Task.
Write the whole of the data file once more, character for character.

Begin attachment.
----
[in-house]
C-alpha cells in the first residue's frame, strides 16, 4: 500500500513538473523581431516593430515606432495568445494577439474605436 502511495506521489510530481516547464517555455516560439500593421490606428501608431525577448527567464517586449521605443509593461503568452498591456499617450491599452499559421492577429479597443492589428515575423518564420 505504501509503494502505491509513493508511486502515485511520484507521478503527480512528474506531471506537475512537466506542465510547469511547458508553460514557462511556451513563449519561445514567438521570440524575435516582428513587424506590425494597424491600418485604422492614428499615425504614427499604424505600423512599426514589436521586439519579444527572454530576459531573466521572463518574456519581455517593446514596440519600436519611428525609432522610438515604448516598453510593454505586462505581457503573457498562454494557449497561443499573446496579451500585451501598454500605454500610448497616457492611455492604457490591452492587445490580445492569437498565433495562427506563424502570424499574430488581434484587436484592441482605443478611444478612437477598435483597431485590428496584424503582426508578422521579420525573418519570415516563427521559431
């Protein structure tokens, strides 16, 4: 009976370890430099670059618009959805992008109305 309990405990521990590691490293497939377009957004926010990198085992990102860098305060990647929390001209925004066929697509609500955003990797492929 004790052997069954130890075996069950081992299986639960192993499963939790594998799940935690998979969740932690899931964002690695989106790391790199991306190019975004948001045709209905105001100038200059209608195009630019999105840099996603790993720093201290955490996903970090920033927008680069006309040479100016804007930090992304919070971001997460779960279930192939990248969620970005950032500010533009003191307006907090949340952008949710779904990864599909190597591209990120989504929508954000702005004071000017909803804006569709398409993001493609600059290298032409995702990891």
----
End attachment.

[in-house]
C-alpha cells in the first residue's frame, strides 16, 4: 500500500513538473523581431516593430515606432495568445494577439474605436 502511495506521489510530481516547464517555455516560439500593421490606428501608431525577448527567464517586449521605443509593461503568452498591456499617450491599452499559421492577429479597443492589428515575423518564420 505504501509503494502505491509513493508511486502515485511520484507521478503527480512528474506531471506537475512537466506542465510547469511547458508553460514557462511556451513563449519561445514567438521570440524575435516582428513587424506590425494597424491600418485604422492614428499615425504614427499604424505600423512599426514589436521586439519579444527572454530576459531573466521572463518574456519581455517593446514596440519600436519611428525609432522610438515604448516598453510593454505586462505581457503573457498562454494557449497561443499573446496579451500585451501598454500605454500610448497616457492611455492604457490591452492587445490580445492569437498565433495562427506563424502570424499574430488581434484587436484592441482605443478611444478612437477598435483597431485590428496584424503582426508578422521579420525573418519570415516563427521559431
């Protein structure tokens, strides 16, 4: 009976370890430099670059618009959805992008109305 309990405990521990590691490293497939377009957004926010990198085992990102860098305060990647929390001209925004066929697509609500955003990797492929 004790052997069954130890075996069950081992299986639960192993499963939790594998799940935690998979969740932690899931964002690695989106790391790199991306190019975004948001045709209905105001100038200059209608195009630019999105840099996603790993720093201290955490996903970090920033927008680069006309040479100016804007930090992304919070971001997460779960279930192939990248969620970005950032500010533009003191307006907090949340952008949710779904990864599909190597591209990120989504929508954000702005004071000017909803804006569709398409993001493609600059290298032409995702990891």